SSL configuration: autosigning certificate requests
Included in Puppet Enterprise 2016.2. A newer version is available; see the version menu above for details.
CSRs, certificates, and autosigning
Before Puppet agent nodes can retrieve their configuration catalogs, they need a signed certificate from the local Puppet certificate authority (CA). When using Puppet’s built-in CA (that is, not using an external CA), agents will submit a certificate signing request (CSR) to the CA Puppet master and will retrieve a signed certificate once one is available.
By default, these CSRs must be manually signed by an admin user, using either the
puppet cert command or the “node requests” page of the Puppet Enterprise console.
Alternately, you can configure the CA Puppet master to automatically sign certain CSRs to speed up the process of bringing new agent nodes into the deployment.
Important security note: Autosigning CSRs will change the nature of your deployment’s security, and you should be sure you understand the implications before configuring it. Each kind of autosigning has its own security impact.
By default, the CA Puppet master will use the
$confdir/autosign.conf file as a whitelist; see “Basic Autosigning” below. Since this file doesn’t exist by default, autosigning is implicitly disabled, and the CA will not autosign any certificates.
To explicitly disable autosigning, you can set
autosign = false in the
[master] section of the CA Puppet master’s puppet.conf. This will cause the CA to never autosign even if an autosign.conf file is written later.
Naïve autosigning causes the CA to autosign all CSRs.
Enabling naïve autosigning
To enable naïve autosigning, set
autosign = true in the
[master] section of the CA Puppet master’s puppet.conf.
Security implications of naïve autosigning
You should never do this in a production deployment. Naïve autosigning is only suitable for temporary test deployments that are incapable of serving catalogs containing sensitive information.
Basic Autosigning (autosign.conf)
In basic autosigning, the CA uses a config file containing a whitelist of certificate names and domain name globs. When a CSR arrives, the requested certificate name is checked against the whitelist file. If the name is present (or covered by one of the domain name globs), the certificate is autosigned; if not, it is left for manual review.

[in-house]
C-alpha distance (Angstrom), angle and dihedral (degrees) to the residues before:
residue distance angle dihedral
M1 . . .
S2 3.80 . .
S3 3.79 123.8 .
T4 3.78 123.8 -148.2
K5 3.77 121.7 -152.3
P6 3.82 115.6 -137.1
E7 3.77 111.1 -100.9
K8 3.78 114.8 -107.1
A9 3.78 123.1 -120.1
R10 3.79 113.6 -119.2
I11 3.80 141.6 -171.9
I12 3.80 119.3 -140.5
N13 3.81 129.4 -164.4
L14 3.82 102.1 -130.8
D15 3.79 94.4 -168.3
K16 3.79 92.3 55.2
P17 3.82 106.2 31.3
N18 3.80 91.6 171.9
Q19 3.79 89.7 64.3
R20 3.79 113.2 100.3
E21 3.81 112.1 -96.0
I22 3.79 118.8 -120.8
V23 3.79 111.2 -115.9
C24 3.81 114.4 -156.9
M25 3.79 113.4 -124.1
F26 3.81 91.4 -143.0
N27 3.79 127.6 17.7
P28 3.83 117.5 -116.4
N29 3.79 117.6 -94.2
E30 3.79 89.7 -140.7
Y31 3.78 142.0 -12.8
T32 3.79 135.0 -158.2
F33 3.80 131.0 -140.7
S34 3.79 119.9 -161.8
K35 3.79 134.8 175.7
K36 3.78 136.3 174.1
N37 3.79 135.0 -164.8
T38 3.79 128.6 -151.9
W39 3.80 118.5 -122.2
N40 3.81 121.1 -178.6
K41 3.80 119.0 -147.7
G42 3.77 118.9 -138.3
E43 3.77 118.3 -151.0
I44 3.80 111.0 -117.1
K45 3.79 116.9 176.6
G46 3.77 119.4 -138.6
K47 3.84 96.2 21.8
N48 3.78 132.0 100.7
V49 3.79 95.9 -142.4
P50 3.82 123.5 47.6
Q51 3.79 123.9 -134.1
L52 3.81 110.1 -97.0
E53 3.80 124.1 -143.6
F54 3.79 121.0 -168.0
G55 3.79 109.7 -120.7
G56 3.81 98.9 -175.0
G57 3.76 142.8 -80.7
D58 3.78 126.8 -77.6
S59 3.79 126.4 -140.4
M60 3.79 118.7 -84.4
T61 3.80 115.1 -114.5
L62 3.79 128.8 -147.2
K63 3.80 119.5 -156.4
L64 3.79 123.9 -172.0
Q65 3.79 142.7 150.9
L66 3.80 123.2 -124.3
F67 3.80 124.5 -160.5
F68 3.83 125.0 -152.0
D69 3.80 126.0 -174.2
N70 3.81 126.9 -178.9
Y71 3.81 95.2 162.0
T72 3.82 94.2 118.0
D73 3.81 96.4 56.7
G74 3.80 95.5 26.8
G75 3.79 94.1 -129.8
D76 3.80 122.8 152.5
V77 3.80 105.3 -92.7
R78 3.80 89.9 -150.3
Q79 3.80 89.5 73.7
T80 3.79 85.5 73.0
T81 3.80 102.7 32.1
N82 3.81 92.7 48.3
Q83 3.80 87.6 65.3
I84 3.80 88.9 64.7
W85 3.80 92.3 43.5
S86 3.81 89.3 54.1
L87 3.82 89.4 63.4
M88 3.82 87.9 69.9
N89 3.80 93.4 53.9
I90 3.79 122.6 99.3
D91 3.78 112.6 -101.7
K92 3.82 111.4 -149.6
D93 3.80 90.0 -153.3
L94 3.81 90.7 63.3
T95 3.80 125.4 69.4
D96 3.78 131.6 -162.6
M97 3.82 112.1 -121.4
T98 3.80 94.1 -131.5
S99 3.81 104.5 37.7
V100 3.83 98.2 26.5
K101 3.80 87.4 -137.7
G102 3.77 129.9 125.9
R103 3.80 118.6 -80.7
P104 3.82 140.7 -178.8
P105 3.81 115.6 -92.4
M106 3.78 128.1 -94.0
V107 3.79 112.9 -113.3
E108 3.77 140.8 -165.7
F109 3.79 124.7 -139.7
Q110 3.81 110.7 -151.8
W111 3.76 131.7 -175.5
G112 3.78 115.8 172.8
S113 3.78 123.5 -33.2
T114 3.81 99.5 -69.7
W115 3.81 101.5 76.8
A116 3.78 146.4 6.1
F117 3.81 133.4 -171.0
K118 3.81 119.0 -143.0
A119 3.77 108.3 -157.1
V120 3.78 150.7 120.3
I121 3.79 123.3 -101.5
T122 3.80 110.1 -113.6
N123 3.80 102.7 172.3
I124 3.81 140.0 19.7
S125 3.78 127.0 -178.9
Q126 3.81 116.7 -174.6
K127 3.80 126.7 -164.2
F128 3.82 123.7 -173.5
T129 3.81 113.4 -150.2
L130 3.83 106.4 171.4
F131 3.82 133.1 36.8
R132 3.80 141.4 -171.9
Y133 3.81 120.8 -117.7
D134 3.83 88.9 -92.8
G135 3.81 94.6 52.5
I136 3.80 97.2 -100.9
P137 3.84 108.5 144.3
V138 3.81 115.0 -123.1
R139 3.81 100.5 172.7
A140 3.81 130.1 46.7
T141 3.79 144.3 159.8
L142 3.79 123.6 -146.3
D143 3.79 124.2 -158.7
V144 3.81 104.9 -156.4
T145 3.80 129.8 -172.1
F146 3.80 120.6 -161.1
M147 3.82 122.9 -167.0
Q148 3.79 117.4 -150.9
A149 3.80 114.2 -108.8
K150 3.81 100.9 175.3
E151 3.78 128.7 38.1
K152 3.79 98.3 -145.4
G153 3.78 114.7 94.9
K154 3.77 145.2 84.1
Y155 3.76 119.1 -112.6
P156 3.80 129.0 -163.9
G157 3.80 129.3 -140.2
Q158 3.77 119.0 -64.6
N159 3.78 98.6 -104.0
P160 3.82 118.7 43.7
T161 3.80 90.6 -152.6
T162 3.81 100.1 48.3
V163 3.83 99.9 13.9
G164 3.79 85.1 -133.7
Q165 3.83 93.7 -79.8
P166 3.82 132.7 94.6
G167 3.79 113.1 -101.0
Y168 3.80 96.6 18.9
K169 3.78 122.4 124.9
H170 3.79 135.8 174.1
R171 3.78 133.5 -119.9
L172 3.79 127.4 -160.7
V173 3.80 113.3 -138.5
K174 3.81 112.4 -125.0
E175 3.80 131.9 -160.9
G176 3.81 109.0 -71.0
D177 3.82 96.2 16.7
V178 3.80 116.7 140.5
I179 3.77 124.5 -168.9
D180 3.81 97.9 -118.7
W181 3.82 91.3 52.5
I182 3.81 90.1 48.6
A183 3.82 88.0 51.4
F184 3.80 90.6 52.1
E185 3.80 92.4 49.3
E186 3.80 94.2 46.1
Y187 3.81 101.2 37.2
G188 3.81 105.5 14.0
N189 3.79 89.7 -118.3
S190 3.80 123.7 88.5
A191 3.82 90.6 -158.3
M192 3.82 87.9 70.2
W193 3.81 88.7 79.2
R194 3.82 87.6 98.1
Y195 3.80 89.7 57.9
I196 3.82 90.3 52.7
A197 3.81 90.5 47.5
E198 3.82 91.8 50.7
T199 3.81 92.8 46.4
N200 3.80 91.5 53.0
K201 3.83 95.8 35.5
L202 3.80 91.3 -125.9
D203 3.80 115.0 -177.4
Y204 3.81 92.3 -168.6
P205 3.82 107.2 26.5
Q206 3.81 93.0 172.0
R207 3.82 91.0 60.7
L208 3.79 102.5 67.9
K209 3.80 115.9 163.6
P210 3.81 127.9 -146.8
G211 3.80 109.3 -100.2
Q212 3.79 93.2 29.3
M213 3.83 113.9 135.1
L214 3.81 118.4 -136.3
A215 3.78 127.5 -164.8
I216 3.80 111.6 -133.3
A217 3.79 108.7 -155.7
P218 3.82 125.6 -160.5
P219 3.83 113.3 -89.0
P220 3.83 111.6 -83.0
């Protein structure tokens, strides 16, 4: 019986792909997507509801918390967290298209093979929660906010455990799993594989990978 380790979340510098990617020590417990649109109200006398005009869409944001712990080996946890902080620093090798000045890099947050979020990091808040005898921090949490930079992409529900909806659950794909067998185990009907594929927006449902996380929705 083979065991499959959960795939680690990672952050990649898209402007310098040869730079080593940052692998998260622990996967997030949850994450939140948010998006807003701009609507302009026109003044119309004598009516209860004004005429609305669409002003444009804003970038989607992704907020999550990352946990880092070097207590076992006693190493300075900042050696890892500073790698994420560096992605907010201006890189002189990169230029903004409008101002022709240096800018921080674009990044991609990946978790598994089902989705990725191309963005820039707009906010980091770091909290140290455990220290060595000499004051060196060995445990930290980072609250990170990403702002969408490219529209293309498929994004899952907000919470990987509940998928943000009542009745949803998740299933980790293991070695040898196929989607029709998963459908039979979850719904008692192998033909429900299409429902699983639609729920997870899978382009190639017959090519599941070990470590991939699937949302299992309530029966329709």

Enabling basic autosigning
To enable basic autosigning, set
autosign = <whitelist file> in the
[master] section of the CA Puppet master’s puppet.conf. The whitelist file must not be executable by the same user as the Puppet master; otherwise it will be treated as a policy executable.
Note: Basic autosigning is enabled by default and looks for a whitelist located at
$confdir/autosign.conf. For more info, see the page on the confdir.
autosign.conf whitelist file is a list of certnames or domain name globs (one per line) whose certificate requests will automatically be signed.
rebuilt.example.com *.scratch.example.com *.local
Note that domain name globs do not function as normal globs: an asterisk can only represent one or more subdomains at the front of a certname that resembles a fully-qualified domain name. (That is, if your certnames don’t look like FQDNs, you can’t use
autosign.conf to full effect.)
Security implications of basic autosigning
Since any host can provide any certname when requesting a certificate, basic autosigning should only be used in situations where you fully trust any computer able to connect to the Puppet master.
With basic autosigning enabled, an attacker able to guess an unused certname allowed by
autosign.conf would be able to obtain a signed agent certificate from the Puppet master. They would then be able to obtain a configuration catalog, which may or may not contain sensitive information (depending on your deployment’s Puppet code and node classification).
In policy-based autosigning, the CA will run an external policy executable every time it receives a CSR. This executable will examine the CSR and tell the CA whether the certificate is approved for autosigning. If the executable approves, the certificate is autosigned; if not, it is left for manual review.
Enabling policy-based autosigning
To enable policy-based autosigning, set
autosign = <policy executable file> in the